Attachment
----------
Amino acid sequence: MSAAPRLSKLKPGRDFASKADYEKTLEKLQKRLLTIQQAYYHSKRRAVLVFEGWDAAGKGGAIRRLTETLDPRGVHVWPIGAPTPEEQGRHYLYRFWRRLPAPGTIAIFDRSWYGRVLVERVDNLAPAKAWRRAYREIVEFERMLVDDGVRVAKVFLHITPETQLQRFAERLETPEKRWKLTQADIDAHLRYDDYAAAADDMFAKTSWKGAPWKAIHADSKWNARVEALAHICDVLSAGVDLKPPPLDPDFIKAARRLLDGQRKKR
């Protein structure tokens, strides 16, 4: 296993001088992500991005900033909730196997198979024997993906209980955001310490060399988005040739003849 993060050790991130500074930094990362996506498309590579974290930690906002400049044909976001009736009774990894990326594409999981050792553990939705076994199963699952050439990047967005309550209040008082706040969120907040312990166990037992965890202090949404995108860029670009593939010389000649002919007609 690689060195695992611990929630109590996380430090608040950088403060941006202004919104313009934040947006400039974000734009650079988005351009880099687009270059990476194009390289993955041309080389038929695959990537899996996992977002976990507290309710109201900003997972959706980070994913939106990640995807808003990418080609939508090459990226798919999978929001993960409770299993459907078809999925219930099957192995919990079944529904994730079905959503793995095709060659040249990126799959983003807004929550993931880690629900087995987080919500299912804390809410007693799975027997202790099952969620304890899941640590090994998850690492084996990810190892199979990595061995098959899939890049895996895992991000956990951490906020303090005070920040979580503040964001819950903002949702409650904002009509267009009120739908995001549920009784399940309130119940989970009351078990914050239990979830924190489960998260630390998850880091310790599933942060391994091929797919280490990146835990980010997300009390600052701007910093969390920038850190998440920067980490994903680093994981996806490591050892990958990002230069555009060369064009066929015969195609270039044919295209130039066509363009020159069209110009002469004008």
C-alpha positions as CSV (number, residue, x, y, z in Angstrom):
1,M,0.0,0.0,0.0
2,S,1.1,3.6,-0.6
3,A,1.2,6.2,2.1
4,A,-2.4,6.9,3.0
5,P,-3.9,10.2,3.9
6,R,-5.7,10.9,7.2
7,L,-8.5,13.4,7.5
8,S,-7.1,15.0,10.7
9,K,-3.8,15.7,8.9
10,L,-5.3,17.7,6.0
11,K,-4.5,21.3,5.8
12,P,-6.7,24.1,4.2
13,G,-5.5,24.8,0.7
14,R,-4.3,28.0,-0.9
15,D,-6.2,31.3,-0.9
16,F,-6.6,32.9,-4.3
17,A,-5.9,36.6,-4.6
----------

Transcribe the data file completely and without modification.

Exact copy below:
Amino acid sequence: MSAAPRLSKLKPGRDFASKADYEKTLEKLQKRLLTIQQAYYHSKRRAVLVFEGWDAAGKGGAIRRLTETLDPRGVHVWPIGAPTPEEQGRHYLYRFWRRLPAPGTIAIFDRSWYGRVLVERVDNLAPAKAWRRAYREIVEFERMLVDDGVRVAKVFLHITPETQLQRFAERLETPEKRWKLTQADIDAHLRYDDYAAAADDMFAKTSWKGAPWKAIHADSKWNARVEALAHICDVLSAGVDLKPPPLDPDFIKAARRLLDGQRKKR
């Protein structure tokens, strides 16, 4: 296993001088992500991005900033909730196997198979024997993906209980955001310490060399988005040739003849 993060050790991130500074930094990362996506498309590579974290930690906002400049044909976001009736009774990894990326594409999981050792553990939705076994199963699952050439990047967005309550209040008082706040969120907040312990166990037992965890202090949404995108860029670009593939010389000649002919007609 690689060195695992611990929630109590996380430090608040950088403060941006202004919104313009934040947006400039974000734009650079988005351009880099687009270059990476194009390289993955041309080389038929695959990537899996996992977002976990507290309710109201900003997972959706980070994913939106990640995807808003990418080609939508090459990226798919999978929001993960409770299993459907078809999925219930099957192995919990079944529904994730079905959503793995095709060659040249990126799959983003807004929550993931880690629900087995987080919500299912804390809410007693799975027997202790099952969620304890899941640590090994998850690492084996990810190892199979990595061995098959899939890049895996895992991000956990951490906020303090005070920040979580503040964001819950903002949702409650904002009509267009009120739908995001549920009784399940309130119940989970009351078990914050239990979830924190489960998260630390998850880091310790599933942060391994091929797919280490990146835990980010997300009390600052701007910093969390920038850190998440920067980490994903680093994981996806490591050892990958990002230069555009060369064009066929015969195609270039044919295209130039066509363009020159069209110009002469004008």
C-alpha positions as CSV (number, residue, x, y, z in Angstrom):
1,M,0.0,0.0,0.0
2,S,1.1,3.6,-0.6
3,A,1.2,6.2,2.1
4,A,-2.4,6.9,3.0
5,P,-3.9,10.2,3.9
6,R,-5.7,10.9,7.2
7,L,-8.5,13.4,7.5
8,S,-7.1,15.0,10.7
9,K,-3.8,15.7,8.9
10,L,-5.3,17.7,6.0
11,K,-4.5,21.3,5.8
12,P,-6.7,24.1,4.2
13,G,-5.5,24.8,0.7
14,R,-4.3,28.0,-0.9
15,D,-6.2,31.3,-0.9
16,F,-6.6,32.9,-4.3
17,A,-5.9,36.6,-4.6